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Diversity In Nature: Ecology Professor Drew Lanham On ‘Rules For The Black Birder’

The Pacific Northwest is known as a Mecca for bird watchers. Diverse habitats offer shelter for hundreds of species throughout the state. In summer, urban parks offer viewing of everything from osprey and bald eagles to chickadees and warblers, hummingbirds, owls and woodpeckers.

But what if while pursuing that passion you felt out of place, because of the color of your skin? Wildlife ecologist and avid birder Drew Lanham uses satire to get people talking about it. His essay “9 Rules for the Black Bird Watcher” first appeared in Orion Magazine and was then adapted by BirdNoteinto a short YouTube video. It’s full of zingers such as, “Be prepared to be confused with the other black birder” and “Carry your binoculars — and three forms of identification — at all times” or “Don’t bird in a hoodie. Ever.”   

No wonder that the piece went viral online.

Satire Fueled By Stark Reality

Lanham, who is a professor at Clemson University, says he came up with the idea very quickly while thinking about what was going on in the news, outside of the world of birding.

“They kind of come together for me. You know, I’m black, proudly so – but I’m also proudly a birder.”

But he says there’s a stark reality of being a black man doing something that people don’t expect you to be doing.

“Realizing that I’ve been asked for my ID in places that I wouldn’t expect to be asked for an ID,” he says. “You know, if I’m dressed a certain way, that people may suspect me of not being up to the best things.”

Human Survival At Stake

Lanham’s sentiments are timely.  With the demographics of the United States quickly becoming less white, conservation groups such as the Audubon Society are putting a premium on diversity. Lanham says nothing less than the survival of the human race is at stake, because if people of color are not invested in environmental movements, there’s a big risk that the majority won’t care about those causes.

“And for people to understand that the air that we breathe is the same air that birds and other beings breathe,” he says.  “So, as the United States changes demographically -- and we know it is, and quickly -- if we don’t relate to everyone, then we’re going to lose out. And not just for the birds, but for us. All of our fates are intertwined.”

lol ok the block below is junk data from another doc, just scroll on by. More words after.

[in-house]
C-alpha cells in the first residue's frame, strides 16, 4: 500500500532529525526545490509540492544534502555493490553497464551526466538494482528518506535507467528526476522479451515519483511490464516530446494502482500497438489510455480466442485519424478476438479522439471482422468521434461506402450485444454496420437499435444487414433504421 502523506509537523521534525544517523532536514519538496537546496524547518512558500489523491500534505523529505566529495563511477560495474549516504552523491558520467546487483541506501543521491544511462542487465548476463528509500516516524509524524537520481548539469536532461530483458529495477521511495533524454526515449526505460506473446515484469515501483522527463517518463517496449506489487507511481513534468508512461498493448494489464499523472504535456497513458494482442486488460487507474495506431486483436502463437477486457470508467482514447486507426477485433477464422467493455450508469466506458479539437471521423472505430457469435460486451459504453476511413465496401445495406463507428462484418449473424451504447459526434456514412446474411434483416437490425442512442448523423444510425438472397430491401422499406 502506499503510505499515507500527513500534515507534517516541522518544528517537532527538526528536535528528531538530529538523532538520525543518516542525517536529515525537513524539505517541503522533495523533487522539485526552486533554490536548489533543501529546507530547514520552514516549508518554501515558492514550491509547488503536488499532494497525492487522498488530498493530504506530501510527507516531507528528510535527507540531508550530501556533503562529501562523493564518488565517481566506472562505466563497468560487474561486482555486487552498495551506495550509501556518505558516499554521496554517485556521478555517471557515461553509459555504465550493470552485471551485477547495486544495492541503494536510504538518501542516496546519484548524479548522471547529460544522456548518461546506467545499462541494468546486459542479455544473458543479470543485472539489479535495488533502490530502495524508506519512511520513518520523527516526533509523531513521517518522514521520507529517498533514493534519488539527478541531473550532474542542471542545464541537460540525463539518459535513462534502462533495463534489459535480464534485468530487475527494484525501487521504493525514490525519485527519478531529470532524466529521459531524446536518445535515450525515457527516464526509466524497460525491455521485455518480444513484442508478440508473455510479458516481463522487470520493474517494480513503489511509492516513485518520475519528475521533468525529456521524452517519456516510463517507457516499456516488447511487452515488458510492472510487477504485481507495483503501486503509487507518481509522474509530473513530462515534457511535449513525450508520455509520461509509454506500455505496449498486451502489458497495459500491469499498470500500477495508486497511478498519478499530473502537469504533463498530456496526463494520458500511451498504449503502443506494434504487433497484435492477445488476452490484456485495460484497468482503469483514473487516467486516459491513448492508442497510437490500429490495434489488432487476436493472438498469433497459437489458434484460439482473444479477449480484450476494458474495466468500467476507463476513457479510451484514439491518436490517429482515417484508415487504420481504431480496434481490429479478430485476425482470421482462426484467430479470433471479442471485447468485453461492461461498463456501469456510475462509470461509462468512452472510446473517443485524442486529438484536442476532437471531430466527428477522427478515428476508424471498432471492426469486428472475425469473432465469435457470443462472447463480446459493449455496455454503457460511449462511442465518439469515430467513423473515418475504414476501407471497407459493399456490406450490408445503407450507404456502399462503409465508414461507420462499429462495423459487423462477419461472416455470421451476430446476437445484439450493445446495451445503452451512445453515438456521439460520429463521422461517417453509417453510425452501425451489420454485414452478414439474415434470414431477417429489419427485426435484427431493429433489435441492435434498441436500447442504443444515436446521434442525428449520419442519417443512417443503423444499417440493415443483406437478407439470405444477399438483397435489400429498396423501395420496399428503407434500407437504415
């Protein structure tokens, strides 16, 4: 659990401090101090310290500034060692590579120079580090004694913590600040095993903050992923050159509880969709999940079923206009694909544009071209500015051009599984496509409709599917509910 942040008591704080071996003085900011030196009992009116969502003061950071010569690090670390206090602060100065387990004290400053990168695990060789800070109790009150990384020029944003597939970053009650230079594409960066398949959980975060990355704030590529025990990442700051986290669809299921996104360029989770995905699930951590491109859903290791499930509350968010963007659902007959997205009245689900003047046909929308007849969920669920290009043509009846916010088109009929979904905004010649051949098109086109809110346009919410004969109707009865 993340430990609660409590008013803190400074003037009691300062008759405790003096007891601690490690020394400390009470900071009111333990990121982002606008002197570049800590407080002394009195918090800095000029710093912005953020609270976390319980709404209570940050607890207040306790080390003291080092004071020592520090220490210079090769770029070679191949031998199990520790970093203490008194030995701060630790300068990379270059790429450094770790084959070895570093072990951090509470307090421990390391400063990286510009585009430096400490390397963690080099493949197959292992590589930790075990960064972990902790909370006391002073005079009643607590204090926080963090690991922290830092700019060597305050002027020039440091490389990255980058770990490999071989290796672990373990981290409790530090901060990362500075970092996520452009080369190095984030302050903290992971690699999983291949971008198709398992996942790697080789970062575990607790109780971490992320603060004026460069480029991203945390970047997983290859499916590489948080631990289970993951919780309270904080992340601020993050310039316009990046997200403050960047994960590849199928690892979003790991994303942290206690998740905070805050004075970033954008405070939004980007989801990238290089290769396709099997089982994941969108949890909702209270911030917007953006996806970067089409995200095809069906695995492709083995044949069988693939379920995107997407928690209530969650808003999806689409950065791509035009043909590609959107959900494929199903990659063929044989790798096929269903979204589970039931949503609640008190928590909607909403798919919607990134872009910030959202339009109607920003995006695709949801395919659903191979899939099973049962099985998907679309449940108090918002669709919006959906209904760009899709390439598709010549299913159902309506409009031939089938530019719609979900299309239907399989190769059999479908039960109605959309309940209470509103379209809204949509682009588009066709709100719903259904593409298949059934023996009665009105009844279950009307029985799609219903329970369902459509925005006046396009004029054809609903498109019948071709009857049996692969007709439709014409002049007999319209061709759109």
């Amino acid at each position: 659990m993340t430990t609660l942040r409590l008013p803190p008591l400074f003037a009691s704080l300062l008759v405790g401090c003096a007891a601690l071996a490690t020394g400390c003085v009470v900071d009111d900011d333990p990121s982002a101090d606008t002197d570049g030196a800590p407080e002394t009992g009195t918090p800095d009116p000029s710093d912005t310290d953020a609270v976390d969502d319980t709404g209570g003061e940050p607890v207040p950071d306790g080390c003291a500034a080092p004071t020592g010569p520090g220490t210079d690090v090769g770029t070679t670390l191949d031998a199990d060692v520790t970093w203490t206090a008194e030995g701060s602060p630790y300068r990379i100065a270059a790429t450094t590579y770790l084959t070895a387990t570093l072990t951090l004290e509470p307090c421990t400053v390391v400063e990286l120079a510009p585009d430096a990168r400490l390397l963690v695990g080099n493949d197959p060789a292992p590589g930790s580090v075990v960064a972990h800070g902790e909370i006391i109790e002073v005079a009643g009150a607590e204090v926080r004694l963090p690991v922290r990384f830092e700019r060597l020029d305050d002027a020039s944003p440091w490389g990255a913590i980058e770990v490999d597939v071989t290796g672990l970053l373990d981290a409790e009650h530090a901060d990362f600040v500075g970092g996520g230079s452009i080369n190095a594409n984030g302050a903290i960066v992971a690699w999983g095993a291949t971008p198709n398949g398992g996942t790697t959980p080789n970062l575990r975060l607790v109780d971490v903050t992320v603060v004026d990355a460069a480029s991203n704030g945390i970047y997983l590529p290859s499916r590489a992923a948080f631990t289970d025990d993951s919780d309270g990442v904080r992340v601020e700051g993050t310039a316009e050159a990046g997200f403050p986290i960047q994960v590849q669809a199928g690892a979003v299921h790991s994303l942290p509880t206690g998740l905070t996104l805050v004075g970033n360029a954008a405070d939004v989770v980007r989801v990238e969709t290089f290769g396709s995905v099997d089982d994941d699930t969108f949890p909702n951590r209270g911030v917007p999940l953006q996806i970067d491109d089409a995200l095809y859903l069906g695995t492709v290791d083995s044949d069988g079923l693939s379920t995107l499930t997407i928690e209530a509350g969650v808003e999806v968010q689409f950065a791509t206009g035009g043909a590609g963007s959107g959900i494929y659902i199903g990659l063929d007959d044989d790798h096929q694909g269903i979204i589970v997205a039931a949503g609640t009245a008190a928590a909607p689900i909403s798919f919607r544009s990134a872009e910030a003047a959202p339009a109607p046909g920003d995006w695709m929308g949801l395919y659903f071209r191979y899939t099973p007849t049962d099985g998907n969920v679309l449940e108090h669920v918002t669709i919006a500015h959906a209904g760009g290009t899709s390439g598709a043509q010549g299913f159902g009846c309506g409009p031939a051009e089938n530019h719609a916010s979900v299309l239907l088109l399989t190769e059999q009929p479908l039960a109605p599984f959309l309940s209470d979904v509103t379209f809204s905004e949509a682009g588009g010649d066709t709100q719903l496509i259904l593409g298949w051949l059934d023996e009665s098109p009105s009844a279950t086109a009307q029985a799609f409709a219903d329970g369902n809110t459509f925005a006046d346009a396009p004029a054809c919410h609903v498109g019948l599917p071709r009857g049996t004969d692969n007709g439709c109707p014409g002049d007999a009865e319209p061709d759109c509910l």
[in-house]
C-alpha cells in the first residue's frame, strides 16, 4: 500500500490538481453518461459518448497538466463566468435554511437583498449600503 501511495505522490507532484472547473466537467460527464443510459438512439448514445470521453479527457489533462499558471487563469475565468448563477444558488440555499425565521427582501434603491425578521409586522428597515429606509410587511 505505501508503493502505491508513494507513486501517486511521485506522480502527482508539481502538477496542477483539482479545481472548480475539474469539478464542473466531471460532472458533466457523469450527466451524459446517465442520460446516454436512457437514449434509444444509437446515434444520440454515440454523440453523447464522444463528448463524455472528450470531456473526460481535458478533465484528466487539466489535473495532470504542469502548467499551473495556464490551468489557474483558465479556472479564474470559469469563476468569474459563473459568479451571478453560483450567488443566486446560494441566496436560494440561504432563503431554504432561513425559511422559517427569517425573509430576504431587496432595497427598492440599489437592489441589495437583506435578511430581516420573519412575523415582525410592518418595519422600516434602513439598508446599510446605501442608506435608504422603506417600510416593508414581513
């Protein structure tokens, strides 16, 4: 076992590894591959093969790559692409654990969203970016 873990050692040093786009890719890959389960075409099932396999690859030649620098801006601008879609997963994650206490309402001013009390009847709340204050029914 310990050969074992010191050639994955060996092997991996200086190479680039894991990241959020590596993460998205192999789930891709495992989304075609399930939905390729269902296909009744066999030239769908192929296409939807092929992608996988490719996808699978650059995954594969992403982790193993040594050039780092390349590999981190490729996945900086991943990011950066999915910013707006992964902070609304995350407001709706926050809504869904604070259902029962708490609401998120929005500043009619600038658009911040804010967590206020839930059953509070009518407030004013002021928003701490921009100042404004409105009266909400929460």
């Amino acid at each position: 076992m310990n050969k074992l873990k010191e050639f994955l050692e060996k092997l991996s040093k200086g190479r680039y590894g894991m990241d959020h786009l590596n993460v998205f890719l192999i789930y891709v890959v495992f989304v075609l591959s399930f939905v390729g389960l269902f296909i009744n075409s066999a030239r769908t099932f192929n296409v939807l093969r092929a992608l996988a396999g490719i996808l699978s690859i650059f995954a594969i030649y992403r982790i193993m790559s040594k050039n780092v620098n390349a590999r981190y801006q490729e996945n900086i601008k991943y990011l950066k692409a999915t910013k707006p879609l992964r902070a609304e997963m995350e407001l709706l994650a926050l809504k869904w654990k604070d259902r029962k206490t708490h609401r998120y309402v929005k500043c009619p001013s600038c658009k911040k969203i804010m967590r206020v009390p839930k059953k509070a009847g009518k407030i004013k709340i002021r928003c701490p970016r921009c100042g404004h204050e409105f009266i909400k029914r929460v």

Origins: ‘I Wanted To Fly’

Lanham’s fascination with birds started in his early childhood in rural Edgefield, South Carolina, where his parents were science teachers who encouraged him to play in the woods and follow his youthful fascinations.

“And so I spent a lot of time outdoors -- and really wanting to fly,” he says, adding that he actually tried to do so with everything from cardboard wings to umbrellas.

“I think about myself now as a little brown Icarus, because I was constantly falling back to earth. I wanted to fly and couldn’t,” he says “And birds – birds provided that reality of flight.”  

Advice For Others: 'Do Your Thing'

He encourages other people of color to follow their passions and not be discouraged if they at first feel out of place, based on outward appearances.

“Do your thing. Be you,” he says. “If you love birds, love birds. Don’t be dissuaded because you don’t see others out there that look like you.”

Because, as critical as it is for us to see people who look like us, it’s also critical that we be with people who feel like us, Lanham says; that passion is a key to finding common ground and unity.

“Take the opportunity to unite with someone that’s different than you … and you find these wonderful commonalities that lie underneath skin color.”  

Dr. J. Drew Lanham is a professor of Wildlife Ecology in the College of Agriculture, Forestry and Life Sciences at South Carolina’s Clemson University. Also a widely published author and award-nominated poet, he writes about his experiences as a birder, hunter and wandering soul. His first solo work, "The Home Place-Memoirs of a Colored Man’s Love Affair with Nature" (Milkweed Editions, Minneapolis MN) will be published in September.  

Bellamy Pailthorp covers the environment for KNKX with an emphasis on climate justice, human health and food sovereignty. She enjoys reporting about how we will power our future while maintaining healthy cultures and livable cities. Story tips can be sent to